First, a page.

Super-duper exciting news: Skyfall was finally released in New Zealand yesterday!! I’ve been vastly unimpressed at having to wait a month after its release in the UK to see it, particularly since I’ve been hearing how good it is. Miraculously, I’ve managed to avoid hearing about or seeing any spoilers, which, over the course of an entire month spent on facebook and Twitter, is a rather impressive feat, though I’m assuming that I’ve managed this mostly through sheer luck. And I suspect that perhaps some of my closest friends who share my Bond love have carefully avoided posting spoilers since they knew I wouldn’t be able to watch it yet. If so, I’m incredibly grateful. Anyway, the suspense has been killing me. Not helped by having to walk past a giant Skyfall billboard every day…
I was finally able to watch Skyfall yesterday evening with some of my labmates. Wow. Fantastic. I can’t really say much more without giving away any spoilers, but I loved it. Whilst Kat, Craig and I were watching our way through all the Bond films during the summer between our third and fourth years of undergrad, Craig made us a particular cocktail one evening. I believe it’s mentioned in one of the books (possibly Casino Royale), so we didn’t really invent it, but I think he slightly adapted it and then we re-named it. It consists of equal parts of gin, red vermouth and Campari and then topped off with tonic to fill the glass. So basically a Negroni with tonic.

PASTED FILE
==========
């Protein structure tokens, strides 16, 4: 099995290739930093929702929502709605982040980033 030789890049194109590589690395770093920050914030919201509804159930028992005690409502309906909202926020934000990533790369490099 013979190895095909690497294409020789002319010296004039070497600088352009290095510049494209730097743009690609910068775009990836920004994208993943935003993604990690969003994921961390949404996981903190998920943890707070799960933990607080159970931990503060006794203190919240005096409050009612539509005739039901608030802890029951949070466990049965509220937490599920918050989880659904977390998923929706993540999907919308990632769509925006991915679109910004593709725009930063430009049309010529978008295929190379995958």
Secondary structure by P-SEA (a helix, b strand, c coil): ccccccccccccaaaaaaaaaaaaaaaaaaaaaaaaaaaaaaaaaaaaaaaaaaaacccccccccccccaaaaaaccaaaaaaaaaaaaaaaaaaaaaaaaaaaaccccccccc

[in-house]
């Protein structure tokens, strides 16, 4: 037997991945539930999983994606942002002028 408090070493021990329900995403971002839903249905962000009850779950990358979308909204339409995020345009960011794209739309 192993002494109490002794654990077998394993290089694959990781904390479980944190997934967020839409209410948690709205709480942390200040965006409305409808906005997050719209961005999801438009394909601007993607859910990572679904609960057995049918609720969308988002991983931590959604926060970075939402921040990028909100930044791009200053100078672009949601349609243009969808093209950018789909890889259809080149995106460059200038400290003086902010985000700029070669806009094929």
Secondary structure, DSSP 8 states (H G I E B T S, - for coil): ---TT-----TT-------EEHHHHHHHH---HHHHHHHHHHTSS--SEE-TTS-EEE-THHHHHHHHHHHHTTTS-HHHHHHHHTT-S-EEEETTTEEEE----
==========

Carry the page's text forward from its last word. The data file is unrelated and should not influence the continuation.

But we wanted a Bond-themed name for the cocktail, and we eventually settled on Leiter Fluid (that’s Leiter as in Felix Leiter). By “we” I really mean Kat and Craig – I’m not particularly inventive, so I was probably more focussed on sampling the drink itself. Anyway, in honour of Skyfall’s release and also of this month’s Baking with Spirit theme of “gin,” I decided to take the Leiter Fluid and turn it into a macaron. Leiter Fluid macarons – oh yes. I decided that the flavours of the drink (particularly the Campari) would pair well with a dark chocolate ganache, and indeed they did, although they ended up coming through rather more subtly than I expected. Which is no bad thing. And the sweet shells balance the bitter ganache perfectly. My only gripe is that the shells didn’t come out quite as swirly as I wanted, but luckily that doesn’t affect the taste!
Leiter Fluid macarons
Makes about 60 small macarons (so about 120 shells of 1.5/2 cm diameter)
Macaron shell recipe based on Mad About Macarons!
Ganache recipe by me
I used Gordon’s gin in the ganache since I find that the Campari and red vermouth mask any real subtleties of good gins. The ganache can be a little finnicky and is best if you can avoid cooling it in the fridge as it may cool too quickly and harden. If you do need to cool it in the fridge, just make sure not to forget about it! (Not that I’m speaking from experience…) Make sure you leave these at least 24h before eating them, in order to allow the ganache to soak into the shells a bit. They’re best stored in an airtight box in the fridge – just remember to bring them out at least 30mins before eating them, so that you can appreciate the flavour fully!